I usually write about fiction books at my blog, so this guest post was a lovely opportunity to consider a couple of non-fiction books that really had an effect on me. They are both introductions to a new way of thinking, and they are both the kind of books you need to read in the moment that is right for you. I wouldn’t recommend these books to seasoned thinkers, as I myself wouldn’t really view them in the same way if I read them now I am wiser. However, they are great books for considering different viewpoints if you are starting on a quest.
My reasons for started home schooling is a long story, that is better suited to another time. But it’s sufficient to say that the current system was not meeting the particular needs of my children.
When I first started home schooling, like many parents I assumed that children should go to school to learn. As a teacher, I assumed that I would just do school at home and we would join clubs and groups to ensure my children had a social life.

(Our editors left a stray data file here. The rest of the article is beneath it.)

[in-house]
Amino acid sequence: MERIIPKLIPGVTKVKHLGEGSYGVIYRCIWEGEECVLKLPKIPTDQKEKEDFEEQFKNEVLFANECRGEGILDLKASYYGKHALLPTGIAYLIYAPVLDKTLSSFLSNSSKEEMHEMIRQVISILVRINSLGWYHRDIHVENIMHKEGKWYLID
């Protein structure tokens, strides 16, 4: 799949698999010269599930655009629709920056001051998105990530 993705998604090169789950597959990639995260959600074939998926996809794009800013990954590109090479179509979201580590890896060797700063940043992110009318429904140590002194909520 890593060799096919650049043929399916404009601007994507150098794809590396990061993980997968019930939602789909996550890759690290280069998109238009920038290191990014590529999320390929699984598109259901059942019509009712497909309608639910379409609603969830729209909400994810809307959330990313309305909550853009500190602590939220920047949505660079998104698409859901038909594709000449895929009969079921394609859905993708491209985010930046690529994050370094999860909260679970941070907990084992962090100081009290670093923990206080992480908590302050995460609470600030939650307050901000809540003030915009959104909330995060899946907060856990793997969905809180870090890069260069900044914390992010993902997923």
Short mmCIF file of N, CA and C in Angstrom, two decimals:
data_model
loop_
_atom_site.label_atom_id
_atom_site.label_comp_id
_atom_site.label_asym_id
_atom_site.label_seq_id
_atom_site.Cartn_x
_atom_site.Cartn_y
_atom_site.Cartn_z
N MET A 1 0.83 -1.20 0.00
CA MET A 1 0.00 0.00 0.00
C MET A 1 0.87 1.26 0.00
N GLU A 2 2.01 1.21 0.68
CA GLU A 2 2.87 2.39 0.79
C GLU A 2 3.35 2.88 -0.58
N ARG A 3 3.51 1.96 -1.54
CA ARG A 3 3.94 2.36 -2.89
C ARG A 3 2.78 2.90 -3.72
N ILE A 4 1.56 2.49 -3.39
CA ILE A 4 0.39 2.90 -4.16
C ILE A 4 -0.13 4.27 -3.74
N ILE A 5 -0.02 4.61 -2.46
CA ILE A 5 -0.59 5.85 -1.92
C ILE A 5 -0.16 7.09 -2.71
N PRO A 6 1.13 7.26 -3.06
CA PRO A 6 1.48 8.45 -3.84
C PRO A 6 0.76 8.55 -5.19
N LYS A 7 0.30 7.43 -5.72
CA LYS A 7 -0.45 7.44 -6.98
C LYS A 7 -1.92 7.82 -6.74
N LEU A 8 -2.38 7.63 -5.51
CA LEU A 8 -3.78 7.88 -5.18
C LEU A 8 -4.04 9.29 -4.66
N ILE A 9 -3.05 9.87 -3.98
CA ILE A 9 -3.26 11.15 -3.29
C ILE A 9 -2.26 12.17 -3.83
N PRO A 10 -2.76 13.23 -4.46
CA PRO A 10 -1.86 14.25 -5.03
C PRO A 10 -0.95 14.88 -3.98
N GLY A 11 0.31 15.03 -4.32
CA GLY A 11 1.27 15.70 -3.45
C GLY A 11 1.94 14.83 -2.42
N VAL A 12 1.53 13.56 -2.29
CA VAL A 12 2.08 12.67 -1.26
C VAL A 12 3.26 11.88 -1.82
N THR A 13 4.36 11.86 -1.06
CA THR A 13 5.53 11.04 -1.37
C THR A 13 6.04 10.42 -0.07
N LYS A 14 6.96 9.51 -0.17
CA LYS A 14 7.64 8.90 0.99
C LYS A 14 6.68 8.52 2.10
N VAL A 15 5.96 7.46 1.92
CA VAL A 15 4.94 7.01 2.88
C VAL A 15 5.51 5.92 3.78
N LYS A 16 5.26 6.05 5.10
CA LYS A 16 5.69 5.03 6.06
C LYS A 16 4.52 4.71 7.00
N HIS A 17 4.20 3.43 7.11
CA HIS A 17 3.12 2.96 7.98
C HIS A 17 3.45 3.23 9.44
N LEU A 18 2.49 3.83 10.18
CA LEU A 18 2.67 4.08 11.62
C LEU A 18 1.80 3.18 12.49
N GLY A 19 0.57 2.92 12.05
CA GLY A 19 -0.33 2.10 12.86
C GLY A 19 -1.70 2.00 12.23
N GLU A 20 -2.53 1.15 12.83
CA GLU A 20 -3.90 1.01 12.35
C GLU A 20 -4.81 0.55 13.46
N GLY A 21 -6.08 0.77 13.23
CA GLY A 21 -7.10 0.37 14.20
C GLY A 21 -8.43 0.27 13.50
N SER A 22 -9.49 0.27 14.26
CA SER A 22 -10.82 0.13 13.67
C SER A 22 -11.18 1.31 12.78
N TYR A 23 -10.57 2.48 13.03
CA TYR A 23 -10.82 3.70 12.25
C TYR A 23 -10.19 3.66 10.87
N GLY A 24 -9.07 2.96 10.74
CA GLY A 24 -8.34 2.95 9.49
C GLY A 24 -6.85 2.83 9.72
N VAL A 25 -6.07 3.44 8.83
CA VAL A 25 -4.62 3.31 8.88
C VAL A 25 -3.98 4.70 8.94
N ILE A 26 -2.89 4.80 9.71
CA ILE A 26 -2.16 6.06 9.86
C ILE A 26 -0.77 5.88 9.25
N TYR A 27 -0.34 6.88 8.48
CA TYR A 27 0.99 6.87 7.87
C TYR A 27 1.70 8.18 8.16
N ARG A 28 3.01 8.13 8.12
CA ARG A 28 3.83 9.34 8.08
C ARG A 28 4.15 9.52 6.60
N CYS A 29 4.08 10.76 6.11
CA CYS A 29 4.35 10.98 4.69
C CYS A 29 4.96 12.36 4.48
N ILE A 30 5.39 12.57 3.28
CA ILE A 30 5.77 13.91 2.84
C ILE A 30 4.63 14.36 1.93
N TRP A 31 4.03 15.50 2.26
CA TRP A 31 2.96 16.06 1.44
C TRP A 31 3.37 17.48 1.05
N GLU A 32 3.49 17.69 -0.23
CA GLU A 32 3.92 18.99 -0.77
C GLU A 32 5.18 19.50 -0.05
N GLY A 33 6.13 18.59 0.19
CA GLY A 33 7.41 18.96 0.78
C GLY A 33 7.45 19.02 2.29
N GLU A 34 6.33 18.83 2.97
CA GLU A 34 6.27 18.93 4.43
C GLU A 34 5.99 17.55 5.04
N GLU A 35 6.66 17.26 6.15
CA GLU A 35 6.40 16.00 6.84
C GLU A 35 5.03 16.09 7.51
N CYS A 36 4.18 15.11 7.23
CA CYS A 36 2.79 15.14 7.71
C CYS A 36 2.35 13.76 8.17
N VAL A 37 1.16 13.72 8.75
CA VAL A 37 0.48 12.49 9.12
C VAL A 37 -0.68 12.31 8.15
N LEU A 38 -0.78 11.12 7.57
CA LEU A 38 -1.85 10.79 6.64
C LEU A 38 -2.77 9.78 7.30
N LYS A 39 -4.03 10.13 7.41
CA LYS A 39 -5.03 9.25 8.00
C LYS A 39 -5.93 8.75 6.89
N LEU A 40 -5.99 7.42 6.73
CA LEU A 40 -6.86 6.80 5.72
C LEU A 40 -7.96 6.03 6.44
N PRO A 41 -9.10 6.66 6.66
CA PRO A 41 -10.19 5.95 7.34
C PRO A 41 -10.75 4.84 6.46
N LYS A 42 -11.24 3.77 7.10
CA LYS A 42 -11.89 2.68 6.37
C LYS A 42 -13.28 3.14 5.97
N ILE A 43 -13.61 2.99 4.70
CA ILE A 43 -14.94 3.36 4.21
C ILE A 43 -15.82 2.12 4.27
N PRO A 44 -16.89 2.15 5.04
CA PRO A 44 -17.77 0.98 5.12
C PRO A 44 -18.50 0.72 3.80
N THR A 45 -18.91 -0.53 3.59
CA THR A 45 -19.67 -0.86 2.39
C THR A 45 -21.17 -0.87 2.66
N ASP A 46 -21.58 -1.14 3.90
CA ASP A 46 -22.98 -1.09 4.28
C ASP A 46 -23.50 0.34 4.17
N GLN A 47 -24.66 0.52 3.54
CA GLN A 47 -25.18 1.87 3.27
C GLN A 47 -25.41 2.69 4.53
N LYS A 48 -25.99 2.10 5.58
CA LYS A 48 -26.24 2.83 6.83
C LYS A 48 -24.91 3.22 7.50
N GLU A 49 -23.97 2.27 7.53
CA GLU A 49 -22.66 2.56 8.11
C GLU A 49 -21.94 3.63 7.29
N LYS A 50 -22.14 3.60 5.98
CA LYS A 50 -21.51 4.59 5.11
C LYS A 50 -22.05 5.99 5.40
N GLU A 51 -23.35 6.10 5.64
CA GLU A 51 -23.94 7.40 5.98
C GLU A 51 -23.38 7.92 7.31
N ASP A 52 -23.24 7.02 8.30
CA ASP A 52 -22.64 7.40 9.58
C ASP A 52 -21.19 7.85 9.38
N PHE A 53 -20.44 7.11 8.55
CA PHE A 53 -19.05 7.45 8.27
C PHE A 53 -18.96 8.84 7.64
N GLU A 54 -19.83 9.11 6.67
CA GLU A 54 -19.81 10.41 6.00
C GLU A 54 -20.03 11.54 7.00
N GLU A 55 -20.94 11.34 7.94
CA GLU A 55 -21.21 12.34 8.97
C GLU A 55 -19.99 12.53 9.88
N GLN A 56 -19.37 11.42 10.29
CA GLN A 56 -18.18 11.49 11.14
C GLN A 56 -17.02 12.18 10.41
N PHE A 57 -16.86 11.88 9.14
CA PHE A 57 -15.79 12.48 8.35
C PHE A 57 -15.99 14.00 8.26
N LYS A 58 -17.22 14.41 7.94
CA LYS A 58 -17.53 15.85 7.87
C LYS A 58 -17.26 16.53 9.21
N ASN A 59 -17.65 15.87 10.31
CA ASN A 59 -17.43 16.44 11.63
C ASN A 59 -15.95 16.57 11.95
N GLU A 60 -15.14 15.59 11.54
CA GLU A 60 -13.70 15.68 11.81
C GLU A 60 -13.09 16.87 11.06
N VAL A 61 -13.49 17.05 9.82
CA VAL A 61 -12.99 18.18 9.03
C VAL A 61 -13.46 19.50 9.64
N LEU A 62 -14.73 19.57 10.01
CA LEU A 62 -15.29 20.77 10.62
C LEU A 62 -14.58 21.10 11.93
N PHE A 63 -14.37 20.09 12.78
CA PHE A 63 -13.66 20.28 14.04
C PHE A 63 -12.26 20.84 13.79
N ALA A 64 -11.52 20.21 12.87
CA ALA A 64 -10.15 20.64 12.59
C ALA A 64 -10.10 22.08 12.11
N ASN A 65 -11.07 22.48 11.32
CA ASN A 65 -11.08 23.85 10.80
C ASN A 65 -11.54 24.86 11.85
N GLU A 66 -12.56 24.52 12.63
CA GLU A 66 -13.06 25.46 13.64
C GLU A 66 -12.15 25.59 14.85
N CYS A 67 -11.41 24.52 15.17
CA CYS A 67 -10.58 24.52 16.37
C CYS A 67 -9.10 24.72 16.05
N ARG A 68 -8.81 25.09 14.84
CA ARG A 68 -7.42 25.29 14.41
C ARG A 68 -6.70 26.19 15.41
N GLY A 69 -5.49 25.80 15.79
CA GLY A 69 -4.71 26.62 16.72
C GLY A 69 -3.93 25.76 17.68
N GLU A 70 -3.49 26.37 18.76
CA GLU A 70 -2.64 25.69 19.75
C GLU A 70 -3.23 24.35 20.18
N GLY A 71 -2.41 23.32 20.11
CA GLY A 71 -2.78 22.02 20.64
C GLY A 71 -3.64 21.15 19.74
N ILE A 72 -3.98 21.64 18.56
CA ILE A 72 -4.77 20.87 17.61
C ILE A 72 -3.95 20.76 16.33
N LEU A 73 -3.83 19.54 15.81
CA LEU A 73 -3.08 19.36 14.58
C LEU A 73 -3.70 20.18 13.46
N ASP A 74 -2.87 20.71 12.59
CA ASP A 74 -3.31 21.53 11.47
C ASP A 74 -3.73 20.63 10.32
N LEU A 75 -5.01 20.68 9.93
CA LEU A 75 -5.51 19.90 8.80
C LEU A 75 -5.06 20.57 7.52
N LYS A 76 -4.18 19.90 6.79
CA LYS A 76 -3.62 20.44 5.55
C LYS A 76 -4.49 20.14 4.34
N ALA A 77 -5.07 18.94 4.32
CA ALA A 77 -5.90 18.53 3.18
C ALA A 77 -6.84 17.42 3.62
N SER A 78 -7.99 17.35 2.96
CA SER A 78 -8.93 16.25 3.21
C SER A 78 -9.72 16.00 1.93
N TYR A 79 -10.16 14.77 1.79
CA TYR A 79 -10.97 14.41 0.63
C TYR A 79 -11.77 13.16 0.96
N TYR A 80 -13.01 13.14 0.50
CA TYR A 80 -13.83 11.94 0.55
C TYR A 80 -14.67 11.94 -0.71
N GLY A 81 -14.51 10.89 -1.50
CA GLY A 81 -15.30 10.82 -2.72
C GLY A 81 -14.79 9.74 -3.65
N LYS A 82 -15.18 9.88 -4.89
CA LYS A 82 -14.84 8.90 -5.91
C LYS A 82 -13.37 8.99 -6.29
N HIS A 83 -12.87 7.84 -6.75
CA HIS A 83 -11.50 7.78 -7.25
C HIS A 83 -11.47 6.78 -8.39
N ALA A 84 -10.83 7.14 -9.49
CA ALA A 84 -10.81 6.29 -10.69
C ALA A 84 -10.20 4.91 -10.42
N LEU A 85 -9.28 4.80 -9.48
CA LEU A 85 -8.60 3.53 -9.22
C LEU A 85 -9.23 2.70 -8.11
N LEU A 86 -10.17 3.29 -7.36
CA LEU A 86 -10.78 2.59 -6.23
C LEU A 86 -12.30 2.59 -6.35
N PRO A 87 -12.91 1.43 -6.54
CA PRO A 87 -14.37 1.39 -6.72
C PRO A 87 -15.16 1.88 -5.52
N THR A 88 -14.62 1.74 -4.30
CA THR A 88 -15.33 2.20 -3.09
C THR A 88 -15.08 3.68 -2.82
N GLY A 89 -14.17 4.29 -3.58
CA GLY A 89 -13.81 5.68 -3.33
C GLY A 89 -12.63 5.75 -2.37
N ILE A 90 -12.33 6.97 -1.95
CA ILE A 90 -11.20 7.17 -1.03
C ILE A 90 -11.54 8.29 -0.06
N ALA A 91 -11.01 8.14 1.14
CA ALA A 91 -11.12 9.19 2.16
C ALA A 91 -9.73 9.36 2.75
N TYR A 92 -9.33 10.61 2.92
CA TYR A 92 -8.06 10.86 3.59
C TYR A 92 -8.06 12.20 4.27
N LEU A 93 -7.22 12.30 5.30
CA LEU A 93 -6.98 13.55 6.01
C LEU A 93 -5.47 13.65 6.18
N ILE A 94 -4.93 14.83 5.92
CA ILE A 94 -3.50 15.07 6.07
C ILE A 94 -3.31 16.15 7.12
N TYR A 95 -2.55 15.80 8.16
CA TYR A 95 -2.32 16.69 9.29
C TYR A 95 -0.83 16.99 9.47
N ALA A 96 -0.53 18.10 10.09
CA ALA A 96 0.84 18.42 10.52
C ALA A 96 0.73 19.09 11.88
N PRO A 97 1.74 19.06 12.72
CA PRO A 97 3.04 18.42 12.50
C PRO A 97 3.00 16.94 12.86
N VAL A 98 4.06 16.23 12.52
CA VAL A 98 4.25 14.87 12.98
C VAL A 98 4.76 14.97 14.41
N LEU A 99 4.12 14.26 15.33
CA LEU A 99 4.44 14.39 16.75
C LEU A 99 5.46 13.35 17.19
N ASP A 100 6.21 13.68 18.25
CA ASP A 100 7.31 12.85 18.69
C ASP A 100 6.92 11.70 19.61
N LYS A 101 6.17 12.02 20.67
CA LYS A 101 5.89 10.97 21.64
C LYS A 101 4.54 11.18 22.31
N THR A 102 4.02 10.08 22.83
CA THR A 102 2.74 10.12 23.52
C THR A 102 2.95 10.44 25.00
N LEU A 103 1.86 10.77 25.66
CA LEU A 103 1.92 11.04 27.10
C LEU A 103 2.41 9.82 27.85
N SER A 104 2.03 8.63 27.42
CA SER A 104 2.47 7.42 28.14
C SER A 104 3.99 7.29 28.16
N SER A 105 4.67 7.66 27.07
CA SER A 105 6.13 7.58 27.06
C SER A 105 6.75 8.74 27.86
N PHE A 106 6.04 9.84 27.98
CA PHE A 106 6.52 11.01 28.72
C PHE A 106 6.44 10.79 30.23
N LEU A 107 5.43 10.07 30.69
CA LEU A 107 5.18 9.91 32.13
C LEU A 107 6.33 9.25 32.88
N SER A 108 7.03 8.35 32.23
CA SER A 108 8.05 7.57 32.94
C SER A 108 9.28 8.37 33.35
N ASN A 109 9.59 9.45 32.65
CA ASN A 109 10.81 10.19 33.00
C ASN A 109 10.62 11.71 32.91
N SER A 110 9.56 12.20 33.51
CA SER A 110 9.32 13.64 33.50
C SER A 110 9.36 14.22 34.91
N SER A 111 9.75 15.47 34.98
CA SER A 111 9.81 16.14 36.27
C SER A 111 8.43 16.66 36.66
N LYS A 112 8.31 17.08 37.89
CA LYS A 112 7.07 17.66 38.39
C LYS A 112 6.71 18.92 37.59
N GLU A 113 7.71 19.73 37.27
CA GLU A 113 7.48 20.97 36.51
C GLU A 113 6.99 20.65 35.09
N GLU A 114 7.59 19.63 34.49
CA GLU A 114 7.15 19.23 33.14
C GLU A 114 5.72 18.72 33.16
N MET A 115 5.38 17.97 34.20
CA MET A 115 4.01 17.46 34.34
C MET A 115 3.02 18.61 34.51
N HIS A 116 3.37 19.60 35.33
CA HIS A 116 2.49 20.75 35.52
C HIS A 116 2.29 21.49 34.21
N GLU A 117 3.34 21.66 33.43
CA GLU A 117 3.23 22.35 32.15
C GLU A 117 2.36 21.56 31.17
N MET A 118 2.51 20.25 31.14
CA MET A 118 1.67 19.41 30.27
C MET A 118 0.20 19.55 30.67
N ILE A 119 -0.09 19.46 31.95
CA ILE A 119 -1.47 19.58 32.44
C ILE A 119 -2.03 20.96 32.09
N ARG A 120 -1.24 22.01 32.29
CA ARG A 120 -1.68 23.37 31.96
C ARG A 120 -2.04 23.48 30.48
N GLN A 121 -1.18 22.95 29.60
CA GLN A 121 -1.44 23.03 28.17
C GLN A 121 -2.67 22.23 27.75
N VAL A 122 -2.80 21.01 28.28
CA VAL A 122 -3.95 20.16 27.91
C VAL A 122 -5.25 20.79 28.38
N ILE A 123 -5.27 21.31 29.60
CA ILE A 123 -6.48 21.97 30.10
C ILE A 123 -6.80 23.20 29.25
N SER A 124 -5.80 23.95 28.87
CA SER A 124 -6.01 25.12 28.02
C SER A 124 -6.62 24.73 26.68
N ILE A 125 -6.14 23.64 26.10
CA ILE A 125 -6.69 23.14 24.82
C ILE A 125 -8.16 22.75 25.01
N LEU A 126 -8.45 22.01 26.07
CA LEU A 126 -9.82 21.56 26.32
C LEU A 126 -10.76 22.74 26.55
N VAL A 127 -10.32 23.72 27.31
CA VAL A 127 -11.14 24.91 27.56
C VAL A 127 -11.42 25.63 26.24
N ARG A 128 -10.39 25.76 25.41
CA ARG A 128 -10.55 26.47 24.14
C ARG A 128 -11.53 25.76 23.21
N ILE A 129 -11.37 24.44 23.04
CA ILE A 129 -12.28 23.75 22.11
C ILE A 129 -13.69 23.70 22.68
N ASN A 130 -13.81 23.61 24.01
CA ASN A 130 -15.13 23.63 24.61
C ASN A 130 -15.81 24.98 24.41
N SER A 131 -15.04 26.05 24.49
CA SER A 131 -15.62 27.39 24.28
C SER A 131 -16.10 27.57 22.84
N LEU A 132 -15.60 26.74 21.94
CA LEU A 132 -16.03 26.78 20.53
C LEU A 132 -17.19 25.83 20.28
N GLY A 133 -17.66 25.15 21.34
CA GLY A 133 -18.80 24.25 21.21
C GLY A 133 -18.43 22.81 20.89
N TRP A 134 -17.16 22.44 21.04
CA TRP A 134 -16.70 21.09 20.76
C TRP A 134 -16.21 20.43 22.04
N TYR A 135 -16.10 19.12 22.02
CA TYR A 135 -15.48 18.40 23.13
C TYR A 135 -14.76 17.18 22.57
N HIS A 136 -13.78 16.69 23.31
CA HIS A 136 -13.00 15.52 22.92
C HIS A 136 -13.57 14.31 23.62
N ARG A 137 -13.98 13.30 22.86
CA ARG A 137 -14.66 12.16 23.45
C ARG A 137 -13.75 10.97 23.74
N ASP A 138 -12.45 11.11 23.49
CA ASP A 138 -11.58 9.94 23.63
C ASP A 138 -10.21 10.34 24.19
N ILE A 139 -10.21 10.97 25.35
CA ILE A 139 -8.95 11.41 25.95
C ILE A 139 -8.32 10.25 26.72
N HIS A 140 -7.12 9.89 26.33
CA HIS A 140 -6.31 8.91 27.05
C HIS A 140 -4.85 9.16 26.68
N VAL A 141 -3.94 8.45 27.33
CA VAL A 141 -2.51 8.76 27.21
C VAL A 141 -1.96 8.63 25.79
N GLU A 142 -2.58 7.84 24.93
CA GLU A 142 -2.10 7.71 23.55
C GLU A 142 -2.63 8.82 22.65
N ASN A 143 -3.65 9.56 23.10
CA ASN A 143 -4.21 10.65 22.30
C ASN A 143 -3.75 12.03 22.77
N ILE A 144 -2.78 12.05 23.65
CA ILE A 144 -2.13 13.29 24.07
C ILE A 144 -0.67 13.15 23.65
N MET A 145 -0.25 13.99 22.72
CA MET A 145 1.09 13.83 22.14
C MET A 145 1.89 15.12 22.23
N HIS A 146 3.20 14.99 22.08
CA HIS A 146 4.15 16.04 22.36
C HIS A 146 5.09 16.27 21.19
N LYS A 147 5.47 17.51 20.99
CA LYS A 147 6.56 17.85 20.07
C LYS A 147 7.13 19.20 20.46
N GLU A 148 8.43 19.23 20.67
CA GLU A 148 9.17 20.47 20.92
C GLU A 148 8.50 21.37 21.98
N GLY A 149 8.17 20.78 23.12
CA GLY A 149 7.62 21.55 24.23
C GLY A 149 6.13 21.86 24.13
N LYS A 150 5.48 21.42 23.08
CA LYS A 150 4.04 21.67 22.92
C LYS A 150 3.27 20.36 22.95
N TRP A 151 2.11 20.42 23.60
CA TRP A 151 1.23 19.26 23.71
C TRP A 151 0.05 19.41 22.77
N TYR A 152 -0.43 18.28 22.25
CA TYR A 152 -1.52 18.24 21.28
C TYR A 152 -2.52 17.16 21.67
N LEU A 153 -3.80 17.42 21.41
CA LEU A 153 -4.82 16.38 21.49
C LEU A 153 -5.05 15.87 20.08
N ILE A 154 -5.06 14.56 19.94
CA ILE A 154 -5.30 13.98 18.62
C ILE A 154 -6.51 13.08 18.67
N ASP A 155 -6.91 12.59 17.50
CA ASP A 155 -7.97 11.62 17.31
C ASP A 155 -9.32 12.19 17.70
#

Then I read this book. I was confronted with the idea that *gasp* the children might be able to learn on their own, be self-directed in their learning and basically not need me except as a sounding board and fellow researcher. When I opened up my mind to the possibility that my kids had ideas about what they wanted to learn and how they could go about this, I also opened myself up to a lot of new experiences and learning opportunities.
Well, all the people who thought that our children were doomed and that they couldn’t possibly get a good education without school, have now seen the results of unschooling for themselves. My children are both working for themselves, because they were able to challenge the idea that you can work without a boss to tell you what to do. Well, fancy that.